Christian Living

Want to Know How I Fight off Discouragement?

Author Greg Koukl Published on 02/02/2021

Lately I’ve had to fight my impulse to whine, pout, and play the victim. I am not happy with recent developments. Am I the only one who is fighting discouragement?

In the last 12 months, a massive number of Americans have suffered virtual house arrest in a long-term lockdown that cost tens of millions of citizens their jobs and their ability to properly care for their families.

COVID-19 took a devastating toll on multitudes. To make matters worse, countless others struggle with health issues that went untreated for months due to concerns about doctor and hospital overloads due to the coronavirus. Many will not survive as a result.

We’re limping along after one of the longest, bitterest political fights in American history, and wounds are still wide open. Rioting and carnage persisted for months in some locales, and police response was little to nil. Confidence in the rule of law is at an all-time low.

As believers, we’ve gone through a season with Christian services online, in parking lots, in backyards, inside churches (with people properly distanced), in parking lots again, or not meeting at all. Many Christians, discouraged by all the confusion, have lost their weekly church-going rhythm entirely.

There is a full-court press against virtually everything Christianity stands for, with attacks coming from every quarter on the existence of God, the authority and reliability of the Bible, the resurrection, the blood atonement, the identity—and even the historical existence—of Jesus, just to name a few.

Followers of Christ are increasingly personae non gratae in the public square, viewed by many as oppressors of the marginalized—especially of those with unbiblical sexual practices or radical views on gender. Consequently, many churches are caving to the culture and going “progressive,” offering what looks like a kinder and gentler version of Christianity that fits secular sensibilities yet denies the very Master who bought them (2 Pet. 2:1).

What is happening here?

There’s a simple answer to that question. There’s a simple explanation for why we often feel outmatched and outmaneuvered at every turn, a simple reason why the scoreboard always seems to read the same thing: Lions 10, Christians 0. Listen to Jesus:

A disciple is not above his teacher, nor a slave above his master…. If they have called the head of the house Beelzebul, how much more will they malign the members of his household! (Matt. 10:24–25)

Simply put, Jesus warned us in advance. This is exactly how our Savior was treated, and this is exactly what he said our lot would be.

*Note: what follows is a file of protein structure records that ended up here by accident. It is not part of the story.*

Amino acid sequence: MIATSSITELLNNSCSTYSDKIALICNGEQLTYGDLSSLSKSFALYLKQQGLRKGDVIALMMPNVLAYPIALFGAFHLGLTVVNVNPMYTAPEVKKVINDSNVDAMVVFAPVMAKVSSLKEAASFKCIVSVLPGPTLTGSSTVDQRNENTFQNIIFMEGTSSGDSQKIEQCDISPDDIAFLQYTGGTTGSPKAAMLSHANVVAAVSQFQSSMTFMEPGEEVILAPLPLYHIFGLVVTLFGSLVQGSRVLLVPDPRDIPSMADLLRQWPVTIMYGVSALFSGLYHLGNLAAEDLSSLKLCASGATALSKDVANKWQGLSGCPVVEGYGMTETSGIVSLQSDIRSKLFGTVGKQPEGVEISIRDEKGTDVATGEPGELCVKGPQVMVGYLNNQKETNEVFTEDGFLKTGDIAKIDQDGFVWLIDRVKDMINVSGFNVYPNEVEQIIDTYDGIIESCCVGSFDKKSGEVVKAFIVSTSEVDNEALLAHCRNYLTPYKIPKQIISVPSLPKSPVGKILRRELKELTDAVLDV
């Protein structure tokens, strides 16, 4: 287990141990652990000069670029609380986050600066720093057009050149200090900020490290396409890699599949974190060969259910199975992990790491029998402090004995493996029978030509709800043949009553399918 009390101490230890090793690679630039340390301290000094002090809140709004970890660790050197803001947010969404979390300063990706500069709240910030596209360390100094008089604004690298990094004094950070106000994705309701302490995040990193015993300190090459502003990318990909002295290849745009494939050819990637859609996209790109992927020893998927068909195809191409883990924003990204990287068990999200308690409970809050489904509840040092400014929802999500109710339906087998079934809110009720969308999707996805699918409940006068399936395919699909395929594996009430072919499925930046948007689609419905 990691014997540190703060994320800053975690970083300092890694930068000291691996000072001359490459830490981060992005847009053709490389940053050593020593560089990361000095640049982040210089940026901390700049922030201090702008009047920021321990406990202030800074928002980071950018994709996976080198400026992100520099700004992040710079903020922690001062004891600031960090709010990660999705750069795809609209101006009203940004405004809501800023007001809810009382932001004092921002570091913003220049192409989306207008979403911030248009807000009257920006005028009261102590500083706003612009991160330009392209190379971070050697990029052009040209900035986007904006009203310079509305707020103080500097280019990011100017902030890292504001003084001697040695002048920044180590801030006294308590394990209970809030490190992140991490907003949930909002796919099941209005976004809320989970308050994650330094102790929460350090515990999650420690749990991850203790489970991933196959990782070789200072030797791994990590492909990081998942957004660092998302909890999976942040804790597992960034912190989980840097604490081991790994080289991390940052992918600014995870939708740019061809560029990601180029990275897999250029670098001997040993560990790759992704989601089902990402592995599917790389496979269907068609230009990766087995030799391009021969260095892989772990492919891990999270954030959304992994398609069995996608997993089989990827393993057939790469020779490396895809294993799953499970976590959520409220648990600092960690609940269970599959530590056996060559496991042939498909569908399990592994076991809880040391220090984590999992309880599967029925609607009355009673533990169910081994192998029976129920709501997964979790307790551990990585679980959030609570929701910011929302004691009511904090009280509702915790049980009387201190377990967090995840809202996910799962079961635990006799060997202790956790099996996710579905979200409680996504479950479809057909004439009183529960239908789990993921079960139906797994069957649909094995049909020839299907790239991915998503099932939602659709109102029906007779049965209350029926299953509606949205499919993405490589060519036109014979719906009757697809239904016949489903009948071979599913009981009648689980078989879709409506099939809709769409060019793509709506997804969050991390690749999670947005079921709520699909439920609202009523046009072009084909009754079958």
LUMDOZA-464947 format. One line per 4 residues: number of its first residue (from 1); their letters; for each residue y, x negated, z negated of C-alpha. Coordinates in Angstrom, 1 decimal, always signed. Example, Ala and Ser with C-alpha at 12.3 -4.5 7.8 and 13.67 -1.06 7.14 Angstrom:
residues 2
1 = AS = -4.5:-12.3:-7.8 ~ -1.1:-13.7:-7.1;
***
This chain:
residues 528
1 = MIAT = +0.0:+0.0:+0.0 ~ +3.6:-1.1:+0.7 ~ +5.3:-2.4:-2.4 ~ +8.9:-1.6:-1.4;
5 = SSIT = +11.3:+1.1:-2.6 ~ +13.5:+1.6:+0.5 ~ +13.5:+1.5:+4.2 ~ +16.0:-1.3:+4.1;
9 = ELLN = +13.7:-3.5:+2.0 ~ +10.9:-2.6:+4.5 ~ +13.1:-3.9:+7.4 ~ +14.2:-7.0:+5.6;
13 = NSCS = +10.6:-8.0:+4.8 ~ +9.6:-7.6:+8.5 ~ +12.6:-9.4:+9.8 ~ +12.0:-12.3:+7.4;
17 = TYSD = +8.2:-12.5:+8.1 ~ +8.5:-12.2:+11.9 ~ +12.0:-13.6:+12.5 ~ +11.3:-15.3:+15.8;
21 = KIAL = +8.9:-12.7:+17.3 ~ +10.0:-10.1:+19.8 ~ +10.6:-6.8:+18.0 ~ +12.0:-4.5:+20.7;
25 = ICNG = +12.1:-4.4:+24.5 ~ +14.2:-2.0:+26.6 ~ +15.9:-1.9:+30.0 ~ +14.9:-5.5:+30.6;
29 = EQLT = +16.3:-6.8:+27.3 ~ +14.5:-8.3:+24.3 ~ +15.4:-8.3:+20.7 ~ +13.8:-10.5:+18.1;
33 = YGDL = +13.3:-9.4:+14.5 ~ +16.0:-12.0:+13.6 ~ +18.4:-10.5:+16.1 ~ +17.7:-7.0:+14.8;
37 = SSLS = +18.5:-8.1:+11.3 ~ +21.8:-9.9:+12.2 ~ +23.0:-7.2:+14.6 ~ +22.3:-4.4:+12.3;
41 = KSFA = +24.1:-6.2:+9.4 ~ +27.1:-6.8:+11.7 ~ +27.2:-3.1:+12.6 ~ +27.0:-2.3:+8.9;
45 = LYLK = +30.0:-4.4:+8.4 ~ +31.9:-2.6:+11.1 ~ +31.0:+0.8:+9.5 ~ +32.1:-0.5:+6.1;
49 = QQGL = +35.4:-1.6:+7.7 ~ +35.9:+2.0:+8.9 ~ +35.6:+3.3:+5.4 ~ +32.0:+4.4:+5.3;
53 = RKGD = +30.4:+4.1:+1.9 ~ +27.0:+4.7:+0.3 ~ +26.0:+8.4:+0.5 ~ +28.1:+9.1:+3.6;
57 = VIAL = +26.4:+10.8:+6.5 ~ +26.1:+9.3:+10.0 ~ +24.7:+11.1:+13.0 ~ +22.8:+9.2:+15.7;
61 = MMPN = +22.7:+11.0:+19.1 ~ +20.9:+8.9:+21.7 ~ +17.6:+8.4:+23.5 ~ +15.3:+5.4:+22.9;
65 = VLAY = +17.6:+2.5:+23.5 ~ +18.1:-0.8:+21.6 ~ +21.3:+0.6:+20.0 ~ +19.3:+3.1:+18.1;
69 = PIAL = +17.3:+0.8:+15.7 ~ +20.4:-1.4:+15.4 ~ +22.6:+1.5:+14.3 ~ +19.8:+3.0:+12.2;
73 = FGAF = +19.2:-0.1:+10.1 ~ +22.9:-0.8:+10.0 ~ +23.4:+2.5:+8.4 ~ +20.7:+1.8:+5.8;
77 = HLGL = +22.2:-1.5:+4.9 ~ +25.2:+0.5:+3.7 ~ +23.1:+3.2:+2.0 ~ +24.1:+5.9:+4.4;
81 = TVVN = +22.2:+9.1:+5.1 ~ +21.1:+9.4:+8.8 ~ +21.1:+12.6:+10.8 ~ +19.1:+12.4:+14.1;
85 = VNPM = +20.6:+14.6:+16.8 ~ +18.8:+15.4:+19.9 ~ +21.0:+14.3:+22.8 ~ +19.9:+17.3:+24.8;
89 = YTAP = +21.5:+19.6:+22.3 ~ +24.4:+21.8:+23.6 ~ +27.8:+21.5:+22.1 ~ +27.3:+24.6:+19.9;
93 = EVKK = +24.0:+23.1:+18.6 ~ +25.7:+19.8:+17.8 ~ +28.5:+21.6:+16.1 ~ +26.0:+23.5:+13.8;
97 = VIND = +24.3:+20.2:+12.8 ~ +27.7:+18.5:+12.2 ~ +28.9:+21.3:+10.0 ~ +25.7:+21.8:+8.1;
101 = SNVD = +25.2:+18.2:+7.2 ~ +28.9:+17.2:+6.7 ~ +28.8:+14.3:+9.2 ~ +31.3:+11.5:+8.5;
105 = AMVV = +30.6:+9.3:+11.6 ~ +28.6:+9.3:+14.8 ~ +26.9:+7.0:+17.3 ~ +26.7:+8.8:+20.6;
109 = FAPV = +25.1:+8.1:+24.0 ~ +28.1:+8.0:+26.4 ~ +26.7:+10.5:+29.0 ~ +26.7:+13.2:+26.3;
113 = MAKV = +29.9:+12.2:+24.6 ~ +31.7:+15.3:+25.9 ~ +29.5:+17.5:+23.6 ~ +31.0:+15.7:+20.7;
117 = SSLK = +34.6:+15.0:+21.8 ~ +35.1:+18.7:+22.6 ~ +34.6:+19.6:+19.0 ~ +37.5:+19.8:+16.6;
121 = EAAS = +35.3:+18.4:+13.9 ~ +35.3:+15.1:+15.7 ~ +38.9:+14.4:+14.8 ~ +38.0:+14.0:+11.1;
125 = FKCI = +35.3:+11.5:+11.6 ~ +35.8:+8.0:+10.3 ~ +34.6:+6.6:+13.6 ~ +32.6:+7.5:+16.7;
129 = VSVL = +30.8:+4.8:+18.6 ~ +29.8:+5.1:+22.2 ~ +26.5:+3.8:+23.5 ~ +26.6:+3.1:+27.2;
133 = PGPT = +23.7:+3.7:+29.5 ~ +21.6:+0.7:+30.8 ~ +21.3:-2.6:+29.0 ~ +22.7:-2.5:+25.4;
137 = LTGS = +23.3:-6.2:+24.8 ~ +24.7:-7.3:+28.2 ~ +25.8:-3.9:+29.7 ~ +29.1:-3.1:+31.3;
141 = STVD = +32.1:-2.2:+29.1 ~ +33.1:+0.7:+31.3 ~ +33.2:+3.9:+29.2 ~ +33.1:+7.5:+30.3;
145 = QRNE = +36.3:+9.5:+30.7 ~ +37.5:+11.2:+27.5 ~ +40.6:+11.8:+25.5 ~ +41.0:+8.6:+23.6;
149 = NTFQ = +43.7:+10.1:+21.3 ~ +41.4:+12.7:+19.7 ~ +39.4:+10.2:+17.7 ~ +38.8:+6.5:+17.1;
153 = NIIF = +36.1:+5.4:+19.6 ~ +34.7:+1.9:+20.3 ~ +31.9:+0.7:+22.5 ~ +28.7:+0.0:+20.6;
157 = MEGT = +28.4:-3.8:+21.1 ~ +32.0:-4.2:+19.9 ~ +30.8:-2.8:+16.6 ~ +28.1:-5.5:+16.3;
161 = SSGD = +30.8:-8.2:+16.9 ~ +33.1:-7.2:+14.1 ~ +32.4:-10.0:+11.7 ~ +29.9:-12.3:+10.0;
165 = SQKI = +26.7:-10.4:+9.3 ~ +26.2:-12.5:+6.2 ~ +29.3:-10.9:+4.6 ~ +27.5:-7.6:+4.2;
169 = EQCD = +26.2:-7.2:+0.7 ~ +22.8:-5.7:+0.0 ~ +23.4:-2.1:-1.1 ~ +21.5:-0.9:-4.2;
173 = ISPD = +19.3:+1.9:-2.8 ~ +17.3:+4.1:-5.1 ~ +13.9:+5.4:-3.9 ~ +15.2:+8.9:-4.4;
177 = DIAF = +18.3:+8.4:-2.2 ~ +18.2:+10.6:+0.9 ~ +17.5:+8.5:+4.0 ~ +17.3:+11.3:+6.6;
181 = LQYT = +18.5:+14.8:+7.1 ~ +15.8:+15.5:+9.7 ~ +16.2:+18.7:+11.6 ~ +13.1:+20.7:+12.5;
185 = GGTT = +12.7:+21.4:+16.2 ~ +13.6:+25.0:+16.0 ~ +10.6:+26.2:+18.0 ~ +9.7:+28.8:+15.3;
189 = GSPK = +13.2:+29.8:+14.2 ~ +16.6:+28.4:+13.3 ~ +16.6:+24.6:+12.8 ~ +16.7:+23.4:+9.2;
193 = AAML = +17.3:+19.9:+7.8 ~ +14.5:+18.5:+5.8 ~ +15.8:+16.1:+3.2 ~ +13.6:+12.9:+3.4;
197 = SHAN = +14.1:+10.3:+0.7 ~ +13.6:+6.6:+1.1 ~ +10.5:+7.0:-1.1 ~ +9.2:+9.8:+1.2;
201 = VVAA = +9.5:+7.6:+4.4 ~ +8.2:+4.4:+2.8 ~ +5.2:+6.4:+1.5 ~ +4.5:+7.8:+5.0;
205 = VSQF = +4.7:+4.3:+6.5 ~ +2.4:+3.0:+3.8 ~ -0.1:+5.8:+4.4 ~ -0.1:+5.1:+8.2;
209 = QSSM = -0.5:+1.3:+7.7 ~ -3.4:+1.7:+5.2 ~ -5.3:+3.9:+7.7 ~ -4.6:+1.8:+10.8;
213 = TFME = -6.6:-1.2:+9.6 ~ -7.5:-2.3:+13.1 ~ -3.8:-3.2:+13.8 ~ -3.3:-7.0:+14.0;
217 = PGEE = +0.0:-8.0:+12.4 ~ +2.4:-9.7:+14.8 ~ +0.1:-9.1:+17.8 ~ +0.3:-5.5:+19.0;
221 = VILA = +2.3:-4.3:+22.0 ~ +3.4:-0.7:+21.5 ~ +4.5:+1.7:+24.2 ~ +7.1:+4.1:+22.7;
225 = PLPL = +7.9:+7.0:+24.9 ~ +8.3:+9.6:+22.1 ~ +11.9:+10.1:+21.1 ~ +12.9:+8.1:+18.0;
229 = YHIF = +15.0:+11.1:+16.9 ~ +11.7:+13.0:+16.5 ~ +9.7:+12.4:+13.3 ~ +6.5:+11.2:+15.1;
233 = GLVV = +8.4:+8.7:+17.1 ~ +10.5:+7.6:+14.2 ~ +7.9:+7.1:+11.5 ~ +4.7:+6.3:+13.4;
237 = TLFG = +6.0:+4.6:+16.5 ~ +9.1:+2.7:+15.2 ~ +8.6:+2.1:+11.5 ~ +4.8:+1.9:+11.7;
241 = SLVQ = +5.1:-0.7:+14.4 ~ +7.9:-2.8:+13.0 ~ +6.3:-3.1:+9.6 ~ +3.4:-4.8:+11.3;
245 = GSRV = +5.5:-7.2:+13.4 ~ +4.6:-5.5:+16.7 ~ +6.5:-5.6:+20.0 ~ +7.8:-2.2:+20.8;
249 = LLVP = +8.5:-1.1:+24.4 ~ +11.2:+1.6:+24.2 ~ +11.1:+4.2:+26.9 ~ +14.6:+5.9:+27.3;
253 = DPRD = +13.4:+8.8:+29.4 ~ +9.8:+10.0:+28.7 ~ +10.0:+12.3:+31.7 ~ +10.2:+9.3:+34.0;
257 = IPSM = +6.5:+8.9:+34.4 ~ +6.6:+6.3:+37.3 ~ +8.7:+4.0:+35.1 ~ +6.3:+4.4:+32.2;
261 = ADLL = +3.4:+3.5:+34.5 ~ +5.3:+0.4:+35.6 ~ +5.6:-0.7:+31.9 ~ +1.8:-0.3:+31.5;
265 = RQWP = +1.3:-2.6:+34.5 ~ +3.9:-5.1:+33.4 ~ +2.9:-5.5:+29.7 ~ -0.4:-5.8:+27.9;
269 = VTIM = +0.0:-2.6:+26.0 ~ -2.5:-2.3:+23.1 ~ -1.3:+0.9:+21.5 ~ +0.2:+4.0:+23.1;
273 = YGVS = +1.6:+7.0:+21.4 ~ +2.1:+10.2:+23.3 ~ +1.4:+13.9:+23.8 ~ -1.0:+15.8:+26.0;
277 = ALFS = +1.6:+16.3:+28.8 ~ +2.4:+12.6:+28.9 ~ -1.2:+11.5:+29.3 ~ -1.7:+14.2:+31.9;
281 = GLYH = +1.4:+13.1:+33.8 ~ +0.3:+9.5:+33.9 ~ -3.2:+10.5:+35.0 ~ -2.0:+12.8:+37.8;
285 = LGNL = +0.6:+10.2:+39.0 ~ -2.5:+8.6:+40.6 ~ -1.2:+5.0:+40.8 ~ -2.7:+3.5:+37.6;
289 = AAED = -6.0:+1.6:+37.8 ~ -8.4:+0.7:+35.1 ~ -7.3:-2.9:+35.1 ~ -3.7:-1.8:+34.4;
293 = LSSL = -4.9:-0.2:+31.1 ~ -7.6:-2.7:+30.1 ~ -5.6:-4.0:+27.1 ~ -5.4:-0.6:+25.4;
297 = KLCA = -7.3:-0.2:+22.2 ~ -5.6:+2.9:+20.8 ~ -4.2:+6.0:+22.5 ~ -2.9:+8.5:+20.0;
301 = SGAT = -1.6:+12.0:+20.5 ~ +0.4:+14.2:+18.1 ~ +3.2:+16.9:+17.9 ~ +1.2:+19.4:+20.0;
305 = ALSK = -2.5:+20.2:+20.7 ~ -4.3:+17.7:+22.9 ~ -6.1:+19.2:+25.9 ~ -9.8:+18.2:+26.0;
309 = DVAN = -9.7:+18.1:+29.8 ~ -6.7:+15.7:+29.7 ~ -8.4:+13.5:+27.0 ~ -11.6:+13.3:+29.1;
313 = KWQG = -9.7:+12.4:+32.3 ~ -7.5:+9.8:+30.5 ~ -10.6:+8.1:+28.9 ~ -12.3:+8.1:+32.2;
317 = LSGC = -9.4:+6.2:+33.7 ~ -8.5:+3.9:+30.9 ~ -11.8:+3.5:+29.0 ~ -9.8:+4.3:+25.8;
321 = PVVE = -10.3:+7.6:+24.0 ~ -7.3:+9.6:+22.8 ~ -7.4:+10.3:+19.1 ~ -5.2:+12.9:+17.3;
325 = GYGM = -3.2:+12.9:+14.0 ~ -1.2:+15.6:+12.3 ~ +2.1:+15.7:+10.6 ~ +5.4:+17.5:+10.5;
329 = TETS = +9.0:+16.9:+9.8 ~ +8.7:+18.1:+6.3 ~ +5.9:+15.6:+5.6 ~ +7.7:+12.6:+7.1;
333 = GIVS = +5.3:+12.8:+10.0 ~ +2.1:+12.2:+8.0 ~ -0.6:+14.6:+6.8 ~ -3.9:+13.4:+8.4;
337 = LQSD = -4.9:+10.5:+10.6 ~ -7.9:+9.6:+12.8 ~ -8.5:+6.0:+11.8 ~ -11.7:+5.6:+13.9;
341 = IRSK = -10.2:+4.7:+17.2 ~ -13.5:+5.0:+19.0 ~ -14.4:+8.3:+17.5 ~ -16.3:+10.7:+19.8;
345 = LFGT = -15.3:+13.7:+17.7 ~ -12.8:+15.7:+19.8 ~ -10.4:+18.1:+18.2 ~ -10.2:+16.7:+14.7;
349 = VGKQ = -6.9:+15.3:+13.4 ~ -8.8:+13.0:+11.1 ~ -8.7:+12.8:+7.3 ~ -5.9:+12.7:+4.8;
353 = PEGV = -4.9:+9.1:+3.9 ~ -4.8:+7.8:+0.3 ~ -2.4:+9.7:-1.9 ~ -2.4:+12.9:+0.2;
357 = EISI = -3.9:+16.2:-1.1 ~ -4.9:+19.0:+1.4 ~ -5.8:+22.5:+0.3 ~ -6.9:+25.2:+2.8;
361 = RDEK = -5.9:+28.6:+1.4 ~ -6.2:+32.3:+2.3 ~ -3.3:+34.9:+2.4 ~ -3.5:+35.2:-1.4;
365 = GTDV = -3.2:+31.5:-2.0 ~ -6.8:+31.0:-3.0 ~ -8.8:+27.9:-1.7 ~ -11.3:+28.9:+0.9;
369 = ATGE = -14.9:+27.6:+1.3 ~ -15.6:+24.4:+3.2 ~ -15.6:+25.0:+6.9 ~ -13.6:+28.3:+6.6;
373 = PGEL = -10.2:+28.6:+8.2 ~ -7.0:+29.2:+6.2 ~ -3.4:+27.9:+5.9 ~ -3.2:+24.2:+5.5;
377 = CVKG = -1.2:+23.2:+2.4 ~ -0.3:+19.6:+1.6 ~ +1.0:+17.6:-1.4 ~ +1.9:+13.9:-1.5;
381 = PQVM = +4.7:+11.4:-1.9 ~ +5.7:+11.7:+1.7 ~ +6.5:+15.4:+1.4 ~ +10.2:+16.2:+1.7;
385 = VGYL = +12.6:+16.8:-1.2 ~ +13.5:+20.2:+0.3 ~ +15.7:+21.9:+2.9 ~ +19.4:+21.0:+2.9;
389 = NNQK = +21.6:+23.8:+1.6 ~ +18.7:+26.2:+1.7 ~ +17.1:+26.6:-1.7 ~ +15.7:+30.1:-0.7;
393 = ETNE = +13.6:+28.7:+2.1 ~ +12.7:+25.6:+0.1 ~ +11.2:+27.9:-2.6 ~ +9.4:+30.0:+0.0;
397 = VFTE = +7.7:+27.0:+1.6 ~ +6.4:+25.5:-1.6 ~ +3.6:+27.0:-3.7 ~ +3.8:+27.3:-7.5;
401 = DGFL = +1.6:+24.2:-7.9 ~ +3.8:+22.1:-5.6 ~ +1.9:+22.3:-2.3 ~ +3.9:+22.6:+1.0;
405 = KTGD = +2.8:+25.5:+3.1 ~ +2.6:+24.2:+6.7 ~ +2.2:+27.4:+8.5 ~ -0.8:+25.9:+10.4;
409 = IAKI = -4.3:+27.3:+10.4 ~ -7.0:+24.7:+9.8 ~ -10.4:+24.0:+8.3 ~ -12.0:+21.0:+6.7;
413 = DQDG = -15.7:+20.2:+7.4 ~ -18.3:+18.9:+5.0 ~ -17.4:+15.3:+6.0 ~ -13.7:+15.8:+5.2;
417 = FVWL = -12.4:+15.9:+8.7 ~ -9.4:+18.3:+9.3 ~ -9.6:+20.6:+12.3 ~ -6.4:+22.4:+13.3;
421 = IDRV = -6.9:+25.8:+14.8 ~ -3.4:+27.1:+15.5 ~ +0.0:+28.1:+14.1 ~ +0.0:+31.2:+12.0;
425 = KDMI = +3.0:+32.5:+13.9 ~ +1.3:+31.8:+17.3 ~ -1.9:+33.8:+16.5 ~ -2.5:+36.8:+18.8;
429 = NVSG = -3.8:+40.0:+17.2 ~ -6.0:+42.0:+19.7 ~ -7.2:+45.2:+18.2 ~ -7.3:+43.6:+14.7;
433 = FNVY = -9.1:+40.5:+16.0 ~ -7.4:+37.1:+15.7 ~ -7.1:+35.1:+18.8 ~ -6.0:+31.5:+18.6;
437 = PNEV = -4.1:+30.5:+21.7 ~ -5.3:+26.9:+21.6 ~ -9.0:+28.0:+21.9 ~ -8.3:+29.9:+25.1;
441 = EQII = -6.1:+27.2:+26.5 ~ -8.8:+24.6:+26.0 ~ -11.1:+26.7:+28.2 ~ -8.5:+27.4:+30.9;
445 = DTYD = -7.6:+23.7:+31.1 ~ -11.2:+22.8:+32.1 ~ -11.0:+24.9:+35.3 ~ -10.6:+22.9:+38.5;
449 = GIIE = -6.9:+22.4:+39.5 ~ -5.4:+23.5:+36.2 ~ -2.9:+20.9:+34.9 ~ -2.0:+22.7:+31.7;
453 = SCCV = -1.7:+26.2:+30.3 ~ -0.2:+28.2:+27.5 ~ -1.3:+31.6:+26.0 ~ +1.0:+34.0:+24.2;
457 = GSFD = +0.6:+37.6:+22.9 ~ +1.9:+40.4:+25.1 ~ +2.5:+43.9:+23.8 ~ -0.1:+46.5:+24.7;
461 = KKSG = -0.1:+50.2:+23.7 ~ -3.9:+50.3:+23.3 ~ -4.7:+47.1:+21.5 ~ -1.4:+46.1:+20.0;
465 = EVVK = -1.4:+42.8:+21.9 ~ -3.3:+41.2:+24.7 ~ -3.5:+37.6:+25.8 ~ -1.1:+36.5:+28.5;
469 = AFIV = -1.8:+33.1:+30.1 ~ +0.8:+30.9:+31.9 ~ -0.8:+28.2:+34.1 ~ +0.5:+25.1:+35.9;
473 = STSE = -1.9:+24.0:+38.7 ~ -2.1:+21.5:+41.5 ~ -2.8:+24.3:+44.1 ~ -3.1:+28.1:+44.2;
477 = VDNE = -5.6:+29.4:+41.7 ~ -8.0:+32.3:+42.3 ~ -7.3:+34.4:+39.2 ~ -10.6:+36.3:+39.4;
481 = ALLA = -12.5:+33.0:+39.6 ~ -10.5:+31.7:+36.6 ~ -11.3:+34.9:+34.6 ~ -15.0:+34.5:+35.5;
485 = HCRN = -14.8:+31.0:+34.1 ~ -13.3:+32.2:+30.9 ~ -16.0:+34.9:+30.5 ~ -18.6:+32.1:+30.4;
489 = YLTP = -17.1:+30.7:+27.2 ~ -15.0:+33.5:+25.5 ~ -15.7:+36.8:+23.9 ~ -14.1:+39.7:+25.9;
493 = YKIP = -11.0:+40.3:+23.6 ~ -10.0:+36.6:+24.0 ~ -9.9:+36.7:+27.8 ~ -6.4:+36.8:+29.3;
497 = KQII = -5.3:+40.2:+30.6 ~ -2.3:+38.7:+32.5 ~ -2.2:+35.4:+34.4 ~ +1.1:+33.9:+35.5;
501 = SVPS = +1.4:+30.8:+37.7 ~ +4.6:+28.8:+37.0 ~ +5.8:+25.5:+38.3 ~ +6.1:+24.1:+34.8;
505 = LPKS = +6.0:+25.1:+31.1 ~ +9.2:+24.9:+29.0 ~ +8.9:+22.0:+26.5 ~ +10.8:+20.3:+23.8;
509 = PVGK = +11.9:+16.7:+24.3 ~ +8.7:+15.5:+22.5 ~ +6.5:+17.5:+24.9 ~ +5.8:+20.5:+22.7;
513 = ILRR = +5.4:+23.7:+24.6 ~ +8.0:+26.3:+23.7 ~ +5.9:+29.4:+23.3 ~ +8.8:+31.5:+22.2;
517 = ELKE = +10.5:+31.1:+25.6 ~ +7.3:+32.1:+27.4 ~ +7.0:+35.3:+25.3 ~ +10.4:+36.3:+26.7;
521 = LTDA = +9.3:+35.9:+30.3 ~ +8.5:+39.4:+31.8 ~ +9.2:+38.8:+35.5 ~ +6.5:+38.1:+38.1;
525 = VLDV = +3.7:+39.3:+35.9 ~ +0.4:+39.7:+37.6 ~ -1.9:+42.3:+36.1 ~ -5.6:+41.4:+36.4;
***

We should never expect a fair shake, nor whine when it is not given. We are not to play the victim. That is disloyalty to Christ. “Followers of Christ flinch at times from the pain of wounds and the smart of slights,” Os Guinness wrote, “but that cost is in the contract of the way of the cross…. No child of a sovereign God whom we can call our Father is ever a victim or in a minority.”

This is why Jesus finished his warning with, “Therefore do not fear them, for there is nothing concealed that will not be revealed, or hidden that will not be known” (26).

Listen carefully to those words: “Do not fear them.” Jesus is with us. And he promises a final day of reckoning. As one person put it, “There is a justice, and one day they shall feel it.” But even ultimate victory should not be our concern.

If you want to know how I fight off discouragement, consider these words of Alan Keyes that I had posted in my study for a season: “It is not for us to calculate our victory or fear our defeat, but to do our duty and leave the rest in God’s hands.”

At STR, we measure our legitimacy by faithfulness and obedience to Christ, who alone will bring the increase. The most important gauge of our success will not be our numbers or even our impact, but our fidelity to Jesus.

When the odds are against us, we do not quit or even slow down. We fight. We do not fear the opposition, we do not whine, or pout, or play the victim. We take what comes our way, hold our heads high, and stay engaged. Because of Jesus’ promise, we are of good cheer:

These things I have spoken to you, so that in Me you may have peace. In the world you have tribulation, but take courage; I have overcome the world. (Jn. 16:33)

Every day, STR stands steadfast, training ambassadors for Christ to go into the field. We show up for a debate, we do a presentation, we write an article, we post a video—we provide all the resources so you can answer God’s call to faithful engagement in whatever circumstance he’s placed you.